For outsiders, the attraction of Aussie Rules football is hard to understand. In WA it hovered at the edge of my consciousness in winter, and I chose a team as an easy way of identifying my allegiances to the north or the south of the river.
In Melbourne, football culture assaults me with the presence of loud fans in the city after games. Wide-eyed children on the tram, bedecked in team colours with a parent by their side, bring to mind memories of my mother’s stories, of going to the football as a teenager with a much-loved older cousin who has long since passed away.
Bruce Dawe’s poem ‘Life Cycle’ gave me something of an insight as a youngster into what it meant to grow up with football in Melbourne. Now, Paul D. Carter’s Eleven Seasons, which won the The Australian/Vogel’s Literary Award for 2012, has added a stirring contribution to the way I understand the culture of AFL, revealing both its problems and its power from the inside.
The main character of Eleven Seasons is Jason, a passionate Hawthorn supporter. He plays the game very well indeed and longs to join the under-thirteens team – if only his mother, Christine, would let him. Jason’s dad is not on the scene, and the relationship between Jason and his mother, with football as a disruptive third partner, is at the heart of the novel.
Eleven Seasons captures beautifully the seductive power of the sport and its worth for this young man. He is disengaged from school; his mother, working double shifts as a nurse, is never around; he soon finds friends who drink and smoke and tag their names on walls near the train line. Football is the one thing that makes Jason feel worthy, and without it, he would easily be adrift.
The novel is in two parts, and in the first we are fully in the mind of an incommunicative teenager. It drags a little, but the tension soon builds towards the shocking climax at the end of part one. This climax changes Jason’s relationship with football forever, and when we return to him after a few lost years in the middle, he is a confused young man trying to make sense of his life.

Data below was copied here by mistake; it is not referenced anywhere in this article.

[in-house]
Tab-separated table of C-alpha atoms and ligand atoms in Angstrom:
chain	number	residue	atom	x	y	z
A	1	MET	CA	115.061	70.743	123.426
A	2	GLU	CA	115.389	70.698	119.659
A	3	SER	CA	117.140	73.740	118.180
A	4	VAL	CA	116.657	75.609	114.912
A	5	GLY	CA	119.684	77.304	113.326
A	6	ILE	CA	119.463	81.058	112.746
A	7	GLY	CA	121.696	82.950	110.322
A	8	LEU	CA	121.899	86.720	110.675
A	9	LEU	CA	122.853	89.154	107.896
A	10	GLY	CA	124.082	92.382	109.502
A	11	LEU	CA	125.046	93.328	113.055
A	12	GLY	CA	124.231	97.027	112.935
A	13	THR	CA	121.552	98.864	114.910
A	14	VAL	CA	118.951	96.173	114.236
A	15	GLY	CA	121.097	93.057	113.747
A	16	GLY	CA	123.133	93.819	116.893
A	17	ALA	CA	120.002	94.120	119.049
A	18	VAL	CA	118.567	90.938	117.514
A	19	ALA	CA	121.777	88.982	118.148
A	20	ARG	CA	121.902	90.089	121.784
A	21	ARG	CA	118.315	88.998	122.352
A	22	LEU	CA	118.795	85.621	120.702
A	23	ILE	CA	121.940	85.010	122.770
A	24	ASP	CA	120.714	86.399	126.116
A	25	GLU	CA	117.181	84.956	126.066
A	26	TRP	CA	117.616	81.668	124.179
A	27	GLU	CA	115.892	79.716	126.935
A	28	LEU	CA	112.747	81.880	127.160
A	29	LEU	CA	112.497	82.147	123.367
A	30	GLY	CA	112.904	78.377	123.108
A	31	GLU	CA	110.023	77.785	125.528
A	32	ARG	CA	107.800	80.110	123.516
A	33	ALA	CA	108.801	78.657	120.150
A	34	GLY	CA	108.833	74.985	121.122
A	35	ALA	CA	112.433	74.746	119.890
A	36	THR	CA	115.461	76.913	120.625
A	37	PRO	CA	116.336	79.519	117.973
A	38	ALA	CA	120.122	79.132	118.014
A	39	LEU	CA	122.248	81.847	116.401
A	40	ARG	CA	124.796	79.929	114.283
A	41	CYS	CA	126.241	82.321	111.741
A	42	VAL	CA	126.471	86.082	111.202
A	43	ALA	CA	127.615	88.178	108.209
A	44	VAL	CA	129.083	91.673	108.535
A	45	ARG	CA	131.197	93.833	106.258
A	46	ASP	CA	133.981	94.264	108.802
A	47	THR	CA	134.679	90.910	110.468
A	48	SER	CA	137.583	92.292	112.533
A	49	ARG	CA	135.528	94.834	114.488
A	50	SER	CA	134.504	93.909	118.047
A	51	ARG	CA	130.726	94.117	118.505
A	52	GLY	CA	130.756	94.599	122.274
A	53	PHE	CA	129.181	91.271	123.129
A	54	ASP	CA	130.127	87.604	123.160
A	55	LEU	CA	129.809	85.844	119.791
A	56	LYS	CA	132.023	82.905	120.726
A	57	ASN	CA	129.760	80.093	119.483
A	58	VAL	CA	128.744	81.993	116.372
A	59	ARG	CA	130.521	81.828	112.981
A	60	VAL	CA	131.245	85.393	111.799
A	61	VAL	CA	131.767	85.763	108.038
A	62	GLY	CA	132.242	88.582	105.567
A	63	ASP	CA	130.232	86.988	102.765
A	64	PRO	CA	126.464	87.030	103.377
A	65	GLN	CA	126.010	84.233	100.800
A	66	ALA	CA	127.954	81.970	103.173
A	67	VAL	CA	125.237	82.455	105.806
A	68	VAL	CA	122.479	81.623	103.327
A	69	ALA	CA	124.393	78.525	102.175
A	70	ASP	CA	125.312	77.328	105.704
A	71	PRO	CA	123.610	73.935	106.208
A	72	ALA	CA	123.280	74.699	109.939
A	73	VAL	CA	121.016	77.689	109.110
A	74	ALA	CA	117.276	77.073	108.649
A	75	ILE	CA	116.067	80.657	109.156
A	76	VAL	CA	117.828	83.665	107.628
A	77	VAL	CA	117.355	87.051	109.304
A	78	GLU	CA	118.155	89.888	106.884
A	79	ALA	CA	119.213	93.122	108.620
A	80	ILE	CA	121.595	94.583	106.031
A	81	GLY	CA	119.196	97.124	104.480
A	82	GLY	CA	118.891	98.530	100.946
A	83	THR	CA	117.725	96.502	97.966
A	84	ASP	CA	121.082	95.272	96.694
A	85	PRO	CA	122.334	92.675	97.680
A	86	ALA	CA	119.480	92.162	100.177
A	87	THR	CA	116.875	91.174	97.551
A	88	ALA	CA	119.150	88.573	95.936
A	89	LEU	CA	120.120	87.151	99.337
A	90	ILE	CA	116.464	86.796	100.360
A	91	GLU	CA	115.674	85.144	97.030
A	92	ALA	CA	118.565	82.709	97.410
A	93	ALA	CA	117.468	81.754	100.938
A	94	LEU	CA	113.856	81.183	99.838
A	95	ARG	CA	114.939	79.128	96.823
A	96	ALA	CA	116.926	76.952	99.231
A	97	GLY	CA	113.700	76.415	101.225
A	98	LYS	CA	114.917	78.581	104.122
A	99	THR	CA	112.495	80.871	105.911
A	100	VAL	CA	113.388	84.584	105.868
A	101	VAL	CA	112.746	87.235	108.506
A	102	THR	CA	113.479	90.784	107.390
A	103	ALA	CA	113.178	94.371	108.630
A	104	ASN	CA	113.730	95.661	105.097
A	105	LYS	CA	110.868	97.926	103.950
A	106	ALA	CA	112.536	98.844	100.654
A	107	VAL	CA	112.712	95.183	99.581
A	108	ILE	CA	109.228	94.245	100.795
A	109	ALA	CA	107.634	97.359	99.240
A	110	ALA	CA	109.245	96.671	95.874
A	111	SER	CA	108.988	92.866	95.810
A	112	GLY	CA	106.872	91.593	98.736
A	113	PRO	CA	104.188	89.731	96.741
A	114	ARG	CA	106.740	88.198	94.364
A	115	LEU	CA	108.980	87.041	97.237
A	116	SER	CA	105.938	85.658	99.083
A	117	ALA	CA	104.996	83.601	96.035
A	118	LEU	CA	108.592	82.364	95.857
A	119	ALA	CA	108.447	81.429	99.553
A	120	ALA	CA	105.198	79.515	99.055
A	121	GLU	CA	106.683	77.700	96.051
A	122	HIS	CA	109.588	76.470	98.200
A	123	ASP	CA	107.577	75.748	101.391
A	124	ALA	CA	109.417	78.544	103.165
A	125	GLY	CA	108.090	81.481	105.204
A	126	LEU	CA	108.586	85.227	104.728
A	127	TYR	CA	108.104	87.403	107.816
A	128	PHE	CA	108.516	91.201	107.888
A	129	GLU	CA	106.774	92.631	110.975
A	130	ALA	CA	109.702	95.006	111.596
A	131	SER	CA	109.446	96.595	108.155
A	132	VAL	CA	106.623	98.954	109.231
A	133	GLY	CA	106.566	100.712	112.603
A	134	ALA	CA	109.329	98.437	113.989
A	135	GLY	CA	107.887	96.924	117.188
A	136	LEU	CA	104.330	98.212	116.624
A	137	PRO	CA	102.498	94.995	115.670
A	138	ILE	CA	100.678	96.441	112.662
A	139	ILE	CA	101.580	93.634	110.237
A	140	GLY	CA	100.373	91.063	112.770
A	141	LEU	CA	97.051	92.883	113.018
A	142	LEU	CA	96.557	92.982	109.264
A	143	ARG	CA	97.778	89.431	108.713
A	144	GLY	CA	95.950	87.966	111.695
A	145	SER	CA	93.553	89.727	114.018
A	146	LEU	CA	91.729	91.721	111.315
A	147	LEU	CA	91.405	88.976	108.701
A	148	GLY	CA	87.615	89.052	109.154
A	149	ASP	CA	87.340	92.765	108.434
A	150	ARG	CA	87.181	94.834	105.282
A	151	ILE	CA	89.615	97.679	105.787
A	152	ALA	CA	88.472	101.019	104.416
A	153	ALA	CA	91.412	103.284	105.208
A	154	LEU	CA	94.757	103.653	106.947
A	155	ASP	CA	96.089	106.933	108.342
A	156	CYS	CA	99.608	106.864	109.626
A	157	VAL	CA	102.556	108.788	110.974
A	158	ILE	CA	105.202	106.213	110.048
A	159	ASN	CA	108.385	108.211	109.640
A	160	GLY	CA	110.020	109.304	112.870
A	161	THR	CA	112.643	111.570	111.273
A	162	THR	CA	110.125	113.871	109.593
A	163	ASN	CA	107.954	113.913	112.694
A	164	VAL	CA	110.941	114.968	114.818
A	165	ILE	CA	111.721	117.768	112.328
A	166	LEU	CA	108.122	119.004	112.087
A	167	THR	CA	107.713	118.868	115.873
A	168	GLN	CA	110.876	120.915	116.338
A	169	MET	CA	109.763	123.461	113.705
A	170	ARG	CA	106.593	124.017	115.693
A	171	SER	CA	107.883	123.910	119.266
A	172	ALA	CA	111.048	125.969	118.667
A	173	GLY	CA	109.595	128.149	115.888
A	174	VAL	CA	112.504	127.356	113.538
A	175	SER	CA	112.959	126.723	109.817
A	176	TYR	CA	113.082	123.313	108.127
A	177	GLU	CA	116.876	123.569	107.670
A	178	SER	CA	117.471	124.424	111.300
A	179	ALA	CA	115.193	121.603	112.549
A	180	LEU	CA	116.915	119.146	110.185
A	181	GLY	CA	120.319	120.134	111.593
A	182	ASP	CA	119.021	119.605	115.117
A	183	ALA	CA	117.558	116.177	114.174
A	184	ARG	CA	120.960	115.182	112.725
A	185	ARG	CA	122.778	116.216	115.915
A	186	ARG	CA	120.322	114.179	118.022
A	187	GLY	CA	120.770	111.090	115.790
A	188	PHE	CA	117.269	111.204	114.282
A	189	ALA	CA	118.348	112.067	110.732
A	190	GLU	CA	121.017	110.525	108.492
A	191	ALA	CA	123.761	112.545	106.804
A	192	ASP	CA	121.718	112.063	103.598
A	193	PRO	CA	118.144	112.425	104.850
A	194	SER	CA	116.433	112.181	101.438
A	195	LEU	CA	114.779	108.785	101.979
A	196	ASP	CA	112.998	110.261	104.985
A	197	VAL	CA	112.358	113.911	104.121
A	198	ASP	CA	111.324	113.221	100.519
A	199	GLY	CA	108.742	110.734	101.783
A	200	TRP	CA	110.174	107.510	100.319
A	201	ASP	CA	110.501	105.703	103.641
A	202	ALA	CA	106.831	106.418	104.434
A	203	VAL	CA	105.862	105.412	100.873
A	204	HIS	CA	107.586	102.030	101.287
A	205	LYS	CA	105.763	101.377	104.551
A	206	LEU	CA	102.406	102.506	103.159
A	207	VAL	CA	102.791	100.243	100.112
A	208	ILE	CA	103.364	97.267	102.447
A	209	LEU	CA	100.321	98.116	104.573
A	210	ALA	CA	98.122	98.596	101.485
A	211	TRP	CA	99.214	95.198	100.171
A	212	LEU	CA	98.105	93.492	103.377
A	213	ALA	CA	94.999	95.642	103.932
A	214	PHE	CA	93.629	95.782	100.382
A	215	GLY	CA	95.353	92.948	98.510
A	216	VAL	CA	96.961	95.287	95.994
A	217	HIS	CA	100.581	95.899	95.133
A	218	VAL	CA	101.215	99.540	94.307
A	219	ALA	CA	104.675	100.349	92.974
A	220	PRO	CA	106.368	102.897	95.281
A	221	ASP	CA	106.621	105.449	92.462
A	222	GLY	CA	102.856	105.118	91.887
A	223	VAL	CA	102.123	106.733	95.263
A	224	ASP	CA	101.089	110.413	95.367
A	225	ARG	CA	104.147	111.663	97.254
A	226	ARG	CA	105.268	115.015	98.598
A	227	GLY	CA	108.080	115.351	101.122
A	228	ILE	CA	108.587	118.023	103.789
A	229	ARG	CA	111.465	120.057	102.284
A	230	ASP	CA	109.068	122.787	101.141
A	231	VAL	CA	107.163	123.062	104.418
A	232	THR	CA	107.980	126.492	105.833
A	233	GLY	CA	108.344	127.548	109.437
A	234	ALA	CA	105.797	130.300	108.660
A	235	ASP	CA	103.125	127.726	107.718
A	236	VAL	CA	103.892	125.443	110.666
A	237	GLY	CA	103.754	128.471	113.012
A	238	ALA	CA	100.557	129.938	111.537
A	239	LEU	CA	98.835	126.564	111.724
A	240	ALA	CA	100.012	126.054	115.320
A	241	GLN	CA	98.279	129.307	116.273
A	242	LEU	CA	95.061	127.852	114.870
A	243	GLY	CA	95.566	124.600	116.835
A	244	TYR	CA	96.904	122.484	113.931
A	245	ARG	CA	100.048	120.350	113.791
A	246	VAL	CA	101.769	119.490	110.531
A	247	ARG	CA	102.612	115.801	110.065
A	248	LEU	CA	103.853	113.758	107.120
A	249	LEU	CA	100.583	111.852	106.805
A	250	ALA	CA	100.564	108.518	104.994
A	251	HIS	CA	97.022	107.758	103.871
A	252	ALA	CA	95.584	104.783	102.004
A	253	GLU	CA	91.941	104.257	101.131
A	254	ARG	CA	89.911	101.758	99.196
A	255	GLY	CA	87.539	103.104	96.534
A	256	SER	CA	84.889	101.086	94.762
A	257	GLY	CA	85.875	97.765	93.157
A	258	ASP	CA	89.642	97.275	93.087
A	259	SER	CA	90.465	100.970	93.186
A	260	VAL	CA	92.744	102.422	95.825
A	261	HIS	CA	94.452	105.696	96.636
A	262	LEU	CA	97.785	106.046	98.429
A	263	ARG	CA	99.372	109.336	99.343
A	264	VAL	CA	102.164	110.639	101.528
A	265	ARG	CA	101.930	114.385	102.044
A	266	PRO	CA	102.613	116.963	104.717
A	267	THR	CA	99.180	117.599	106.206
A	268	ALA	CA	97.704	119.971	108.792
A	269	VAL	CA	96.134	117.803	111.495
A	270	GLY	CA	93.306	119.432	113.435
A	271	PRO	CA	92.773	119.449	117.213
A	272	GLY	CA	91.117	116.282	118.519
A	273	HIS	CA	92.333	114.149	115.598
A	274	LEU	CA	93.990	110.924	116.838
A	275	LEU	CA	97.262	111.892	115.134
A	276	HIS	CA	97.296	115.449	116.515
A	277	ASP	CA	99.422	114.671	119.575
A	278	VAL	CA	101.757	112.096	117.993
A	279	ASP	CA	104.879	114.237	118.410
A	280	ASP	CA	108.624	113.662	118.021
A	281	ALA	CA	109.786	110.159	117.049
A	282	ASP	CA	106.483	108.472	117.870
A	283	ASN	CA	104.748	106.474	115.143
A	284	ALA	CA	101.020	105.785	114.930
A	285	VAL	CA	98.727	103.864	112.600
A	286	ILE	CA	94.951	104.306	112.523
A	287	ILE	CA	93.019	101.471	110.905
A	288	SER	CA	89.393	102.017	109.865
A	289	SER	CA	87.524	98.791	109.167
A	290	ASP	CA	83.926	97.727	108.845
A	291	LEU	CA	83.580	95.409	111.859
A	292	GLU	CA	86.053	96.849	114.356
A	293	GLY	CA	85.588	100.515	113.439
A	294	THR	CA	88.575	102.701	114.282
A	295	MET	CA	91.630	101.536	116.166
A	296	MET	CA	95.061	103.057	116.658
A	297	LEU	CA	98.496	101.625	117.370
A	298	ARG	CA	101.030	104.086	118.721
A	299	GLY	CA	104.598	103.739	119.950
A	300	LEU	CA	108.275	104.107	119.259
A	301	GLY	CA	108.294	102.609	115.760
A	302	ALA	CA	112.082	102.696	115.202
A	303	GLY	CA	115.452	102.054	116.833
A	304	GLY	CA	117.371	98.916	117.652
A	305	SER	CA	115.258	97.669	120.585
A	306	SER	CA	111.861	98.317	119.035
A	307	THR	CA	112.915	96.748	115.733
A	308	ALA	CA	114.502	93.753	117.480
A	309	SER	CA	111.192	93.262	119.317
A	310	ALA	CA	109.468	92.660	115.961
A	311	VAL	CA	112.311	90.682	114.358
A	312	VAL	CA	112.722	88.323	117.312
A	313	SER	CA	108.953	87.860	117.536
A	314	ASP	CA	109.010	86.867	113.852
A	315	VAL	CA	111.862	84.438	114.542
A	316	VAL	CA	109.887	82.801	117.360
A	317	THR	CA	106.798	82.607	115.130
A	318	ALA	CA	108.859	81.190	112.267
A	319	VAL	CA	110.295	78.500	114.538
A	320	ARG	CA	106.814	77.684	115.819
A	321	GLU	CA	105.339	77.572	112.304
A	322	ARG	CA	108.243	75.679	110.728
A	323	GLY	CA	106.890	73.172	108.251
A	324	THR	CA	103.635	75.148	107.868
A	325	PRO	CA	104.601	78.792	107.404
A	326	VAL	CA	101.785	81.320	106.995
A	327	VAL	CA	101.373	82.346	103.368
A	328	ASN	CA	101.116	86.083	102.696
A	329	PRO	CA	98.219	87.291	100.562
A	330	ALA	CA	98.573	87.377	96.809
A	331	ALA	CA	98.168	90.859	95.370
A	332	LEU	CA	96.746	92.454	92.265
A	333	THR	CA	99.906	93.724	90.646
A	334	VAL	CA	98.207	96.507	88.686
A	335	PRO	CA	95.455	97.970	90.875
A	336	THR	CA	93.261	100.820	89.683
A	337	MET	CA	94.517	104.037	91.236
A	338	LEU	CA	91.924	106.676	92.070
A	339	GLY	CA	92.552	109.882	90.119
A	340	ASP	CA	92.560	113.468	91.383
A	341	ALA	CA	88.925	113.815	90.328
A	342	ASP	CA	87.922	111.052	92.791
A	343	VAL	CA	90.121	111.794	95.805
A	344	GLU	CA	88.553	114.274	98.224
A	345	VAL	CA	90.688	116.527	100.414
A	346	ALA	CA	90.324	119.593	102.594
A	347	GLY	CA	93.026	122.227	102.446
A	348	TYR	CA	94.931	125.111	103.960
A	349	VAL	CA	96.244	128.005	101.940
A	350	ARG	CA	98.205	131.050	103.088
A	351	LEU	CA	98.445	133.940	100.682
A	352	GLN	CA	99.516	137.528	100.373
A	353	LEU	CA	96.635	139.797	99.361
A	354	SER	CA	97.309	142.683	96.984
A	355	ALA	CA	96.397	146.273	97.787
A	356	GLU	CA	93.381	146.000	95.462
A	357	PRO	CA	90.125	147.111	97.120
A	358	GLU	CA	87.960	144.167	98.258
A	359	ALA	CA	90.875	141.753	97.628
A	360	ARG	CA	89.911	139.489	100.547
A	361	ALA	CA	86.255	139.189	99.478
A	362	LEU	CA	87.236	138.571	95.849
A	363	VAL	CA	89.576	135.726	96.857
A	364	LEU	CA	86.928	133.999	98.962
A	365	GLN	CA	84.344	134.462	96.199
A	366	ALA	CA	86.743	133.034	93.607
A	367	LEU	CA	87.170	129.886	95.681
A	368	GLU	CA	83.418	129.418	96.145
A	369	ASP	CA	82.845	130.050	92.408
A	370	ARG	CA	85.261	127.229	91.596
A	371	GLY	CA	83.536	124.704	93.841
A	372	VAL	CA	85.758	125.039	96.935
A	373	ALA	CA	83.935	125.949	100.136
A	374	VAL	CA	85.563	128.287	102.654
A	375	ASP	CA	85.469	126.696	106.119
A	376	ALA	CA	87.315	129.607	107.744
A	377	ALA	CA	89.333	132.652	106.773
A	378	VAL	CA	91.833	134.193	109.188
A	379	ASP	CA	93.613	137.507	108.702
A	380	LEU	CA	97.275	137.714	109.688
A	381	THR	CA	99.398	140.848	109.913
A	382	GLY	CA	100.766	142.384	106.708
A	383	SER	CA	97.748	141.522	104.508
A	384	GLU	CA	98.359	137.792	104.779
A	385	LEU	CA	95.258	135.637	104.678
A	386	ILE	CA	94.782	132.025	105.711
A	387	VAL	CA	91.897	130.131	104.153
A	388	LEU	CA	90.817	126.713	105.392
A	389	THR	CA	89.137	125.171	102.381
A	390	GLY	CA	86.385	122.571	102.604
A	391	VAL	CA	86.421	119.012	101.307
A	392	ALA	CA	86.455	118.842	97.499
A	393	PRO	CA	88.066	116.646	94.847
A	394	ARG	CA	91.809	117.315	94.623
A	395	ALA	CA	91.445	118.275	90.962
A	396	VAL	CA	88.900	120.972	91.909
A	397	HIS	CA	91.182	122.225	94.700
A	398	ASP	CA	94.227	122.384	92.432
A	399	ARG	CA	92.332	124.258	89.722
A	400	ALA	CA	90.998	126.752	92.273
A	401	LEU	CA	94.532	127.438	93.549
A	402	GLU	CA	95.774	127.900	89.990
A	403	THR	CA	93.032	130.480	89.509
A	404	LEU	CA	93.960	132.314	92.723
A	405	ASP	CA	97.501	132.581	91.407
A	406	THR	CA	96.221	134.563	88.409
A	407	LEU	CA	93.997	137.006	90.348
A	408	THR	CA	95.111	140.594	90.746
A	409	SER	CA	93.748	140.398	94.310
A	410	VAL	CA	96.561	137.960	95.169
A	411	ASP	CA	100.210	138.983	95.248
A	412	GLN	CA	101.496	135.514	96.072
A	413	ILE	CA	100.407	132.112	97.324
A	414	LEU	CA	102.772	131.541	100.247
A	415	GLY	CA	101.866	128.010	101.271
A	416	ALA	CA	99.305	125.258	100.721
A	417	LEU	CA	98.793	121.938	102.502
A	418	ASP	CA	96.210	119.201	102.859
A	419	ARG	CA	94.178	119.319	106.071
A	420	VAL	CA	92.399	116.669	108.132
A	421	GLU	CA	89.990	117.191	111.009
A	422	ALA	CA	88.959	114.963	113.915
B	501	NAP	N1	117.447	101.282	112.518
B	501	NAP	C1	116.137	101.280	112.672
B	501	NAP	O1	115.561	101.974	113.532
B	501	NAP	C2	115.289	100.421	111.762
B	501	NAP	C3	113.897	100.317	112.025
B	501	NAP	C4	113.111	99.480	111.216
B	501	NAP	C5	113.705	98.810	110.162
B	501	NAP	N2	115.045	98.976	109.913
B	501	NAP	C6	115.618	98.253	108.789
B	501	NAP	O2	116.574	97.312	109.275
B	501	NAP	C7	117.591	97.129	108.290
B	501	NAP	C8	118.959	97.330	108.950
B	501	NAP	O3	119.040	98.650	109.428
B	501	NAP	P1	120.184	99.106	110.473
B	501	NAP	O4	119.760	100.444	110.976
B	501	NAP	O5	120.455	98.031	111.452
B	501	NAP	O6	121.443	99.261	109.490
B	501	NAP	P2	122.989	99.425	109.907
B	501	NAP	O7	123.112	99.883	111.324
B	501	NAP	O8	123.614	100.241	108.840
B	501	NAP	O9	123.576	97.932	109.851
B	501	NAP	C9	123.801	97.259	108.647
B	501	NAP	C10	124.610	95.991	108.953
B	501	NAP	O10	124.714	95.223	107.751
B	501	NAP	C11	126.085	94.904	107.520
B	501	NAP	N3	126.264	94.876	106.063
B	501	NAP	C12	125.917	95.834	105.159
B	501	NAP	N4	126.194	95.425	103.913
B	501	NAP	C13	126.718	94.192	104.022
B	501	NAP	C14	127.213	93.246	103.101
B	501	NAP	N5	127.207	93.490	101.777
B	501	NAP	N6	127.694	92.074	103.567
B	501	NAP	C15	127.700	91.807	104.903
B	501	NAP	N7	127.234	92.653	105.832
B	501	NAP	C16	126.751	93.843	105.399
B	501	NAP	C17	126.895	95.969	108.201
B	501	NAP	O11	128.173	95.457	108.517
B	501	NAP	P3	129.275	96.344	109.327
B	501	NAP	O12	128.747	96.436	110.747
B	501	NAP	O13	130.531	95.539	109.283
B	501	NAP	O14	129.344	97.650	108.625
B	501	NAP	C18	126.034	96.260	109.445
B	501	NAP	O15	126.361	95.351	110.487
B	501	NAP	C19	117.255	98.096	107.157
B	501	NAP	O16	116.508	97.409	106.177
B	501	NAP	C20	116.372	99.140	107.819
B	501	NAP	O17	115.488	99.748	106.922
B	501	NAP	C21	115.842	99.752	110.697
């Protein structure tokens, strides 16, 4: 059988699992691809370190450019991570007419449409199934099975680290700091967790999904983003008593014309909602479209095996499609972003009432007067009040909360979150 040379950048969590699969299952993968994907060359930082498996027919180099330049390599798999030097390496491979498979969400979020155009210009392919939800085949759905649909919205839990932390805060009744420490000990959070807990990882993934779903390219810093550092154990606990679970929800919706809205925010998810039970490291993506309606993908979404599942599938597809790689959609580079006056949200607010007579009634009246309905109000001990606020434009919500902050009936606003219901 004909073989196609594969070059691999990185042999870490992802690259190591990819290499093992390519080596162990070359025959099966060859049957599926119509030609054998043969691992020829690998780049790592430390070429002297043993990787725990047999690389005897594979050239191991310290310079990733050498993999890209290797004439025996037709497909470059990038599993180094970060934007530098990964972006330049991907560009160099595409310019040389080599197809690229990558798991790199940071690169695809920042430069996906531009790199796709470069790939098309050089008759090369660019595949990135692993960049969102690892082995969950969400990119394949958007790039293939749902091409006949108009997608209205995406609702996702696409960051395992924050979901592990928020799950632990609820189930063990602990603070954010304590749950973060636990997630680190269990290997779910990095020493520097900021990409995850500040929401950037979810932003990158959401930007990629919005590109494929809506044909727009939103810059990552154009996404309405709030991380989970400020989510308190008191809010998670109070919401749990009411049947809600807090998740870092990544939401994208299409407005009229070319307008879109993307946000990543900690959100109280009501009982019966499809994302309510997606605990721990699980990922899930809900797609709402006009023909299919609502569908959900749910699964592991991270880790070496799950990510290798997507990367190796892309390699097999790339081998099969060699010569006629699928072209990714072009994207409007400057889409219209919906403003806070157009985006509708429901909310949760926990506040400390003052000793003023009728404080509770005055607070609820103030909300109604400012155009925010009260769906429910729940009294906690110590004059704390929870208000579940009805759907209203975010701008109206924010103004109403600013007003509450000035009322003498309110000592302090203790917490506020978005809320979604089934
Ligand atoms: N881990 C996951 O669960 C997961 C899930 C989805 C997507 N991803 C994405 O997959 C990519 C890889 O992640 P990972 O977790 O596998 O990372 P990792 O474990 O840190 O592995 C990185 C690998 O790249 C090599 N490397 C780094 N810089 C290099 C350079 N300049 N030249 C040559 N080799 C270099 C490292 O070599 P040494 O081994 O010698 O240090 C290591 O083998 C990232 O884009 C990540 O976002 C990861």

I saw Carter speak at Debut Mondays at the Wheeler Centre a few weeks ago, and his reading of an excerpt from the novel spurred me to buy it. He spoke of beginning this novel ten years ago and wanting to write a great, all-encompassing Australian masterpiece. He said that he soon realised he didn’t have the talent to do this, and spent the following years teaching himself to write.
He described Eleven Seasons is a very modest novel compared to what he’d set out to write in his early twenties. Perhaps, but the result is a work to be proud of. It is a Melbourne novel, not because it relies on the city to form a backbone to the story, but because it captures the voice and heart of a young boy mad on football, and makes this seem reasonable and meaningful to an outsider.
The novel’s resolution is a little disappointing because of Christine’s absence from it, in spite of her central role in the book. Nonetheless, Jason’s voice provides a unique window into the perspective of a teenage boy, and Eleven Seasons is a moving story.